Risk and protective factors for SADness in the furry community: An exploration of suicide, anxiety and depression within the furry community
Simpson, M. (2018). Risk and protective factors for SADness in the furry community: An exploration of suicide, anxiety and depression within the furry community (Thesis, Master of Social Sciences (MSocSc)). The University of Waikato, Hamilton, New Zealand. Retrieved from https://hdl.handle.net/10289/12093
Permanent Research Commons link: https://hdl.handle.net/10289/12093
This research explored the risk and protective factors for mental well-being within the furry community. It provided an insight into the prevalence of suicidality, anxiety and depression within the furry community. Finally, this research also sought to explore how being a member of the furry community impacted daily life and life stressors. There is little research that has been performed investigating the mental well-being of the furry community. we therefore draw comparisons with sexual minority communities as there are parallels with the furry community. This research was based upon Meyer (2003)’s Minority Model of Stress which states that minority mental well-being is modified by a range of general stressors, minority stress processes (risk factors), minority identity status, and coping and social support (protective factors). The participant sample consisted of 1249 self-identified furries, recruited from 57 countries. Participants were required to complete an online questionnaire comprising of items relating to suicidality, depression, anxiety, disclosure of furry identity, level of bullying faced, experiences of being bullied, effect of furry community on daily life, fanship, and perceived social support. We found that suicide, anxiety and depression were significant issues within the furry community and the literature suggests that there are several risk and protective factors which influence the mental well-being for members of the furry community. We found limited evidence that these risk factors were associated with mental well-being. Both bullying for non-furry specific reasons was found to be significantly positively associated with all mental well-being measures. Fanship was also found to be positively associated with anxiety and depression. Participants reported that the furry community provided a wide range of support including emotional and social support. which was reported by many participants to have been an influential factor on improving their mental well-being and decreasing their suicidal ideation and self-harming. This study has highlighted that the furry community may provide protective factors including social support to its members. It appears to provide both practical support including providing income or housing, as well as emotional support such as providing a place to seek advice, or to vent and share their emotions.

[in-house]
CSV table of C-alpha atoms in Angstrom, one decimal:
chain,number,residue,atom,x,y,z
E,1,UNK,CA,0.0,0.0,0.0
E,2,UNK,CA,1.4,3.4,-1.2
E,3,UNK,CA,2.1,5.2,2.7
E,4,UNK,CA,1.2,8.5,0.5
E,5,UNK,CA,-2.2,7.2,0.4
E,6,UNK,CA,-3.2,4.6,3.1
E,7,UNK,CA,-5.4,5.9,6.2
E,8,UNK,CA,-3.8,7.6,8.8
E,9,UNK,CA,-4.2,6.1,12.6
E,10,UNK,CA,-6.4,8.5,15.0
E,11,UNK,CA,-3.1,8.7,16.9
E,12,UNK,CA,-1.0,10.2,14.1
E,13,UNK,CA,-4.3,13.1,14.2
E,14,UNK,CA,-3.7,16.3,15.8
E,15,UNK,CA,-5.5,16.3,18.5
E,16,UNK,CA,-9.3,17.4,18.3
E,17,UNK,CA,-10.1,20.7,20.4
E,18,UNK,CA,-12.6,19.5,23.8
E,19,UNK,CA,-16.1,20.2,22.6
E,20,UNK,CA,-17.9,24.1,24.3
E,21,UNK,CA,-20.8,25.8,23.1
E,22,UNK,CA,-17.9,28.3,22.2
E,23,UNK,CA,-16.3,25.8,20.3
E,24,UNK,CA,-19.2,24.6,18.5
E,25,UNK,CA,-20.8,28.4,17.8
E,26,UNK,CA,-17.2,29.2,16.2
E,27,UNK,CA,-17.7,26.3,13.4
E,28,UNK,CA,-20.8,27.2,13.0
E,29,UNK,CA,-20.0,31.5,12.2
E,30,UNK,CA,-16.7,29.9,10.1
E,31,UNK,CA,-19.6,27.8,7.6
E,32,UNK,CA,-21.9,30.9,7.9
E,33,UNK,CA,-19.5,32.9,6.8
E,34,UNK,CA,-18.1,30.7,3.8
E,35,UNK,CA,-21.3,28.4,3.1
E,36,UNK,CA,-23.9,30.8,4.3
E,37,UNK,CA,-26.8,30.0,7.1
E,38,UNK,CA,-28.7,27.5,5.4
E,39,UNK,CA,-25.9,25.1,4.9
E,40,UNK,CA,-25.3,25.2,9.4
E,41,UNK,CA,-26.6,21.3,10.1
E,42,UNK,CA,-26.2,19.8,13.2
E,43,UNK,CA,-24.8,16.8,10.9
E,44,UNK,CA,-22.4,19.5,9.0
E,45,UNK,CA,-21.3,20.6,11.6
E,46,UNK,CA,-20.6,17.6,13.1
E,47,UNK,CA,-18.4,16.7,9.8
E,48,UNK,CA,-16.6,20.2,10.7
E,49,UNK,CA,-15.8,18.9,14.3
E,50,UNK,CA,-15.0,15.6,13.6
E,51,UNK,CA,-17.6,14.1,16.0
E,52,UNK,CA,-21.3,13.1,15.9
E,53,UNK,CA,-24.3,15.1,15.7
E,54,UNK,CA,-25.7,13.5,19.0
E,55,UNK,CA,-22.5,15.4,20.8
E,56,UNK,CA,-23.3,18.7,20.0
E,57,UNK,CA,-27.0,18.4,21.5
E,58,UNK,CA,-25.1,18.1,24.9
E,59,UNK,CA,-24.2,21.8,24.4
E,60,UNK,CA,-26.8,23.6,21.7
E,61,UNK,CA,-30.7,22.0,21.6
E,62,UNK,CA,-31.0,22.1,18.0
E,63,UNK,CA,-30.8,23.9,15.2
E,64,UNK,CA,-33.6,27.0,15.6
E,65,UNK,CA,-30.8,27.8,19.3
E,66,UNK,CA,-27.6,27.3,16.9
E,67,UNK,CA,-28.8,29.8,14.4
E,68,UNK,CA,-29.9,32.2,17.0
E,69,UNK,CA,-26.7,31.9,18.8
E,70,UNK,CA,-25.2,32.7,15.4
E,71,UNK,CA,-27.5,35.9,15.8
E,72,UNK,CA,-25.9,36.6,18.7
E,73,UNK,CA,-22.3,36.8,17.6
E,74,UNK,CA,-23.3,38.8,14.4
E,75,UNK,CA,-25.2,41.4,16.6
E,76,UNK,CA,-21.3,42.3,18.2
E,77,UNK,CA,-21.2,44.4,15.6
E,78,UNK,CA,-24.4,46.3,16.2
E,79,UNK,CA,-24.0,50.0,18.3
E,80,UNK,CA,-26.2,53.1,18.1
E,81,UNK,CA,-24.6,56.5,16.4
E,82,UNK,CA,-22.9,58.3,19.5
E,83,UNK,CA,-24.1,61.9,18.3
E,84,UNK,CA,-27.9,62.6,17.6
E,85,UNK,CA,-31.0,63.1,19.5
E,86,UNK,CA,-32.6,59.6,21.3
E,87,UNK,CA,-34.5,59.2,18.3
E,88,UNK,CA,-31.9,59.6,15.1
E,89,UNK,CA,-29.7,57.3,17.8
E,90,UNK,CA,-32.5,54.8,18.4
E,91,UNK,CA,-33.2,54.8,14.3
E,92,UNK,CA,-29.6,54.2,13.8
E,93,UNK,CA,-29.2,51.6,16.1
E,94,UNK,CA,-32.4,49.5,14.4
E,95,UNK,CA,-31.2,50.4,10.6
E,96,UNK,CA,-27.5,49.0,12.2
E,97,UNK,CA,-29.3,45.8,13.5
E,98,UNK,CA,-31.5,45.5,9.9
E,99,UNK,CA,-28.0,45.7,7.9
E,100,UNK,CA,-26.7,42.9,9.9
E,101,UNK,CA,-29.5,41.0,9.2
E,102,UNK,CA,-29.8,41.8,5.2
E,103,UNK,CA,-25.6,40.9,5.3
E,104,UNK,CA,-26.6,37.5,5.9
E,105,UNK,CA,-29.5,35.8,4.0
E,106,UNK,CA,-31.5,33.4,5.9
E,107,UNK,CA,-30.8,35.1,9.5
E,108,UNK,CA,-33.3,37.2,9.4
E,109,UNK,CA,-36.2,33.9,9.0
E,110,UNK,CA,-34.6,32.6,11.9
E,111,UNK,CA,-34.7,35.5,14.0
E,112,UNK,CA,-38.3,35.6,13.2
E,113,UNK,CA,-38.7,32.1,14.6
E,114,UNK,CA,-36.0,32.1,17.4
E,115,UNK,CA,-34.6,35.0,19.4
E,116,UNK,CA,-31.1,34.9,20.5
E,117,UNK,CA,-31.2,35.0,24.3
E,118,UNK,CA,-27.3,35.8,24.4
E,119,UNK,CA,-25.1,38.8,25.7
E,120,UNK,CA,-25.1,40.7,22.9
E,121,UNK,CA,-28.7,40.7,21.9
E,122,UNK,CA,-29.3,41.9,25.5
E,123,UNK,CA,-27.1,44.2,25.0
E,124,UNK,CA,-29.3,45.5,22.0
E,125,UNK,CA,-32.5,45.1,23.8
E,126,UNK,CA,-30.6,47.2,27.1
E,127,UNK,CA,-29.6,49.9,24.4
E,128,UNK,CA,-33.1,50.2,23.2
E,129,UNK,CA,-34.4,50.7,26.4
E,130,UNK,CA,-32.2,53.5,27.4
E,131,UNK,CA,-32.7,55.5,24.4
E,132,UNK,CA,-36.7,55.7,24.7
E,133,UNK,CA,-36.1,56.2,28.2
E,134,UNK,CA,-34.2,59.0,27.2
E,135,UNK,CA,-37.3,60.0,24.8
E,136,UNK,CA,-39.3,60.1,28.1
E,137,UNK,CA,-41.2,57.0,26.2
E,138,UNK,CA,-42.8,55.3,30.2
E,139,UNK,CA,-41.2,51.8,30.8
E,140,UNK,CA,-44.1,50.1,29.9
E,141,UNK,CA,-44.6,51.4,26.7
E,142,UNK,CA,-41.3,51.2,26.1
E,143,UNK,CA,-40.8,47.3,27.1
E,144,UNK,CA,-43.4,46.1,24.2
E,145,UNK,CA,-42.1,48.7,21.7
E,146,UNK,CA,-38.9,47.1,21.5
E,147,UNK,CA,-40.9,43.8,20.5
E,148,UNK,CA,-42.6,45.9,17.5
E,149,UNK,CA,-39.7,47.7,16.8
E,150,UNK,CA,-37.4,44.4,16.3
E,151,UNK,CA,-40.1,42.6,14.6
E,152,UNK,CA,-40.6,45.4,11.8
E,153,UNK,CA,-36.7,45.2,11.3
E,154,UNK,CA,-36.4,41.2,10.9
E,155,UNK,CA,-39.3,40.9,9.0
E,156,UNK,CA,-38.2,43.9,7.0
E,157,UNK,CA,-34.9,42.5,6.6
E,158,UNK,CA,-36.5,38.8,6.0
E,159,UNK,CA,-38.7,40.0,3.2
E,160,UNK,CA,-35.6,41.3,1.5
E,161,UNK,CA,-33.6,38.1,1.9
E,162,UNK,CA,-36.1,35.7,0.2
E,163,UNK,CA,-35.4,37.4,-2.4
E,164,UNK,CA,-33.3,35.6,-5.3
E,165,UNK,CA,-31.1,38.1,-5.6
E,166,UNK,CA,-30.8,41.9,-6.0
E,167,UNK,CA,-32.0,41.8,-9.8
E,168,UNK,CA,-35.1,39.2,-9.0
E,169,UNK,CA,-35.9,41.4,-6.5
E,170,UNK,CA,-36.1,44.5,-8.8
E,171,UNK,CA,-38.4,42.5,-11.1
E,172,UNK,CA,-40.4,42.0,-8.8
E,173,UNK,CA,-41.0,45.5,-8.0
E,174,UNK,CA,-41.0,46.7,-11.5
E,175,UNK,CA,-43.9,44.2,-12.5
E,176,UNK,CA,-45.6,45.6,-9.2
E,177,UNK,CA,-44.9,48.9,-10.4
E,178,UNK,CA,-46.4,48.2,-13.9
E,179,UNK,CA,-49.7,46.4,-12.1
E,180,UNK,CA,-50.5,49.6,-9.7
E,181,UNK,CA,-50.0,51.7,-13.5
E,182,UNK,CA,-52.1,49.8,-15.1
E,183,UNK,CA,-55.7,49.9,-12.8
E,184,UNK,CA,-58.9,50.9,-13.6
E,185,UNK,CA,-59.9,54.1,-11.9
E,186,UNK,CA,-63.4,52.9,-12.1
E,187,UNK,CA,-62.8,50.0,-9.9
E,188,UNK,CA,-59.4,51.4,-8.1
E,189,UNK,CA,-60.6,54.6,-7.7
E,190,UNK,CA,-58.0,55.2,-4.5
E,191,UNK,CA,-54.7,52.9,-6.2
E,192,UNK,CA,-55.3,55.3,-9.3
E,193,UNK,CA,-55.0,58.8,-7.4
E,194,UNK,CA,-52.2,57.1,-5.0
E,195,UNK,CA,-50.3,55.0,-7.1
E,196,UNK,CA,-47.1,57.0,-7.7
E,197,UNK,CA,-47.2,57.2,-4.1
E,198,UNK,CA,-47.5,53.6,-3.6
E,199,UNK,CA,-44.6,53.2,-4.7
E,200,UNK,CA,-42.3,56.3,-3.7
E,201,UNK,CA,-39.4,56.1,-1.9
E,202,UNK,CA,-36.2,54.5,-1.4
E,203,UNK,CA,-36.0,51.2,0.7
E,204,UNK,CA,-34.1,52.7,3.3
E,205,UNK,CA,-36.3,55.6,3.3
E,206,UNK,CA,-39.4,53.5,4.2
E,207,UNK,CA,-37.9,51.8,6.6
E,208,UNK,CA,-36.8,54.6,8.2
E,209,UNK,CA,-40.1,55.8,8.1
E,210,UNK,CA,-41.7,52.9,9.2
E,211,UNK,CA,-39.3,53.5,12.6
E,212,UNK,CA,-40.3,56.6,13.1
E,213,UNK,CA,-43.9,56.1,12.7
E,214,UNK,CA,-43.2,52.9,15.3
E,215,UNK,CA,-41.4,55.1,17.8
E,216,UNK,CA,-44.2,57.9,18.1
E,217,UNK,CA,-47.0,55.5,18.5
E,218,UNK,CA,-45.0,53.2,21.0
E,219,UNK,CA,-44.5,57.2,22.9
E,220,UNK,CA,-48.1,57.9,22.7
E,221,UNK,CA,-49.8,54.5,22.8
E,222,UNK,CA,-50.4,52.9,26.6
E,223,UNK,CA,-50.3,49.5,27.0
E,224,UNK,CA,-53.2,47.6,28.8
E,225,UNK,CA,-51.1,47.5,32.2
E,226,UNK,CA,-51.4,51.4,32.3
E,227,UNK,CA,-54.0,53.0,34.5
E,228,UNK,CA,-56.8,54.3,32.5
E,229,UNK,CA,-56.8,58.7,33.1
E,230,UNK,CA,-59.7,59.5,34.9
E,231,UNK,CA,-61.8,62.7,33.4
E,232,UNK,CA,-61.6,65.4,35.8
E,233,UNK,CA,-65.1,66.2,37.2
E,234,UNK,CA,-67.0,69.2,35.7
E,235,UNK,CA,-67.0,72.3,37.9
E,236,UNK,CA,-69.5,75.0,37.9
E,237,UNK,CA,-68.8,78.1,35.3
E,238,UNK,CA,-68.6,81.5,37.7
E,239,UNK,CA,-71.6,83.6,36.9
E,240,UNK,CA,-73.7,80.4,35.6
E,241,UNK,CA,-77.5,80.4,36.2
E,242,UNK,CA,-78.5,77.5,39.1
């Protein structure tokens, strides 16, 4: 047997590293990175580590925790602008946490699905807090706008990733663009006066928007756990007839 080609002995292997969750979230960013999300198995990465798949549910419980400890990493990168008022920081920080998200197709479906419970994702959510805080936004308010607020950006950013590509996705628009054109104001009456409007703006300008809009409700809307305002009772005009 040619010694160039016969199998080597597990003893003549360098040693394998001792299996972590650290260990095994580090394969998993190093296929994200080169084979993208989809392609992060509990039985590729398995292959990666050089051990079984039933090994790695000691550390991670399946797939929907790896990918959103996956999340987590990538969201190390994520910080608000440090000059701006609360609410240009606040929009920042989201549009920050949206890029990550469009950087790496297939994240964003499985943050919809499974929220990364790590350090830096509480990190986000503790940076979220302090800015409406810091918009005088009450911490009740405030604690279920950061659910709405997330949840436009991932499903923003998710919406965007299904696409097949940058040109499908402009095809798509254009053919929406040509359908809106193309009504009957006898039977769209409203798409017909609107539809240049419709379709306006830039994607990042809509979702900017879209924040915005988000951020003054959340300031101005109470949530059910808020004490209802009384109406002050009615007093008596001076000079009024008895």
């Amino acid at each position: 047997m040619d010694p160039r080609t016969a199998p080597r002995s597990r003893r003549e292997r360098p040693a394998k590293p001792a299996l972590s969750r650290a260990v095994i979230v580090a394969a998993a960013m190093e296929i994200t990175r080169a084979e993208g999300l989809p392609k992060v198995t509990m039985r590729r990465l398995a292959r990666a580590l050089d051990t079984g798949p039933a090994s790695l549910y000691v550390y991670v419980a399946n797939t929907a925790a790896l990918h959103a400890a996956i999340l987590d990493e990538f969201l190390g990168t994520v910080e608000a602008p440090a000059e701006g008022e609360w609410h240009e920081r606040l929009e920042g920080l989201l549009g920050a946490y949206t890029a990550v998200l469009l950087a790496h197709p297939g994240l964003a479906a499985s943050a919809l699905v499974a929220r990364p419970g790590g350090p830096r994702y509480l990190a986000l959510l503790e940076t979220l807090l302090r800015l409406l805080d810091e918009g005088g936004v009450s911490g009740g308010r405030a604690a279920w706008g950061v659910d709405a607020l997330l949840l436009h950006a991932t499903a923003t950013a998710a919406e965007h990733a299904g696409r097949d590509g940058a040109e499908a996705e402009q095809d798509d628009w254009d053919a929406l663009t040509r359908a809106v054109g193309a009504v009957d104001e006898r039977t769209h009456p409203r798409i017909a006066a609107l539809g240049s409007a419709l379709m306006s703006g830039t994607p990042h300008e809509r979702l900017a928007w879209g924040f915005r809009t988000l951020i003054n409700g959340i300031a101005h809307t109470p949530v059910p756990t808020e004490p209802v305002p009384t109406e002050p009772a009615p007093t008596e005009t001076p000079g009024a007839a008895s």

The University of Waikato
All items in Research Commons are provided for private study and research purposes and are protected by copyright with all rights reserved unless otherwise indicated.
- Masters Degree Theses